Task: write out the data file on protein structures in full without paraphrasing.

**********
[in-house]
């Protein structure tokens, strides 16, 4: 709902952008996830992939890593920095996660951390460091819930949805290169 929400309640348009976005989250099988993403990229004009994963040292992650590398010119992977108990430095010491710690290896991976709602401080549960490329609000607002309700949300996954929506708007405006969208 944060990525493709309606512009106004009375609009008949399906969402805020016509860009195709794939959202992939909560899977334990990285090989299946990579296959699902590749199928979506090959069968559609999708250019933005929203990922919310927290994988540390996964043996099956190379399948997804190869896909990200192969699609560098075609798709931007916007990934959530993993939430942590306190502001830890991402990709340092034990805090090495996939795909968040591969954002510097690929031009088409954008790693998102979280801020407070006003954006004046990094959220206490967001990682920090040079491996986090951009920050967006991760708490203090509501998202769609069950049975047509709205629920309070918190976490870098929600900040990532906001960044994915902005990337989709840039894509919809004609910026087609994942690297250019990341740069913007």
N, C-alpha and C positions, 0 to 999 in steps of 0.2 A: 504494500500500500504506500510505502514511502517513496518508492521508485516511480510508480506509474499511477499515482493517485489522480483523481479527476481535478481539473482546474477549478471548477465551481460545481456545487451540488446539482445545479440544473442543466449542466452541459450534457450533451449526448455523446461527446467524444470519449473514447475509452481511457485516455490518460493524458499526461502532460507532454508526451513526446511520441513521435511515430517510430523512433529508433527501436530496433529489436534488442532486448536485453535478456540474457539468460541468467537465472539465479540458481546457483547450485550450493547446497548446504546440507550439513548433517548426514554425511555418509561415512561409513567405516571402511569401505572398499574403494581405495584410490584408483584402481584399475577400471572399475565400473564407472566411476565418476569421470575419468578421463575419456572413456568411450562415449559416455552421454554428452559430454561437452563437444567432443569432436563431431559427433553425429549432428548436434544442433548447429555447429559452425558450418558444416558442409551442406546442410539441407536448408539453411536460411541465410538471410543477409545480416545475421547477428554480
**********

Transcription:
[in-house]
């Protein structure tokens, strides 16, 4: 709902952008996830992939890593920095996660951390460091819930949805290169 929400309640348009976005989250099988993403990229004009994963040292992650590398010119992977108990430095010491710690290896991976709602401080549960490329609000607002309700949300996954929506708007405006969208 944060990525493709309606512009106004009375609009008949399906969402805020016509860009195709794939959202992939909560899977334990990285090989299946990579296959699902590749199928979506090959069968559609999708250019933005929203990922919310927290994988540390996964043996099956190379399948997804190869896909990200192969699609560098075609798709931007916007990934959530993993939430942590306190502001830890991402990709340092034990805090090495996939795909968040591969954002510097690929031009088409954008790693998102979280801020407070006003954006004046990094959220206490967001990682920090040079491996986090951009920050967006991760708490203090509501998202769609069950049975047509709205629920309070918190976490870098929600900040990532906001960044994915902005990337989709840039894509919809004609910026087609994942690297250019990341740069913007």
N, C-alpha and C positions, 0 to 999 in steps of 0.2 A: 504494500500500500504506500510505502514511502517513496518508492521508485516511480510508480506509474499511477499515482493517485489522480483523481479527476481535478481539473482546474477549478471548477465551481460545481456545487451540488446539482445545479440544473442543466449542466452541459450534457450533451449526448455523446461527446467524444470519449473514447475509452481511457485516455490518460493524458499526461502532460507532454508526451513526446511520441513521435511515430517510430523512433529508433527501436530496433529489436534488442532486448536485453535478456540474457539468460541468467537465472539465479540458481546457483547450485550450493547446497548446504546440507550439513548433517548426514554425511555418509561415512561409513567405516571402511569401505572398499574403494581405495584410490584408483584402481584399475577400471572399475565400473564407472566411476565418476569421470575419468578421463575419456572413456568411450562415449559416455552421454554428452559430454561437452563437444567432443569432436563431431559427433553425429549432428548436434544442433548447429555447429559452425558450418558444416558442409551442406546442410539441407536448408539453411536460411541465410538471410543477409545480416545475421547477428554480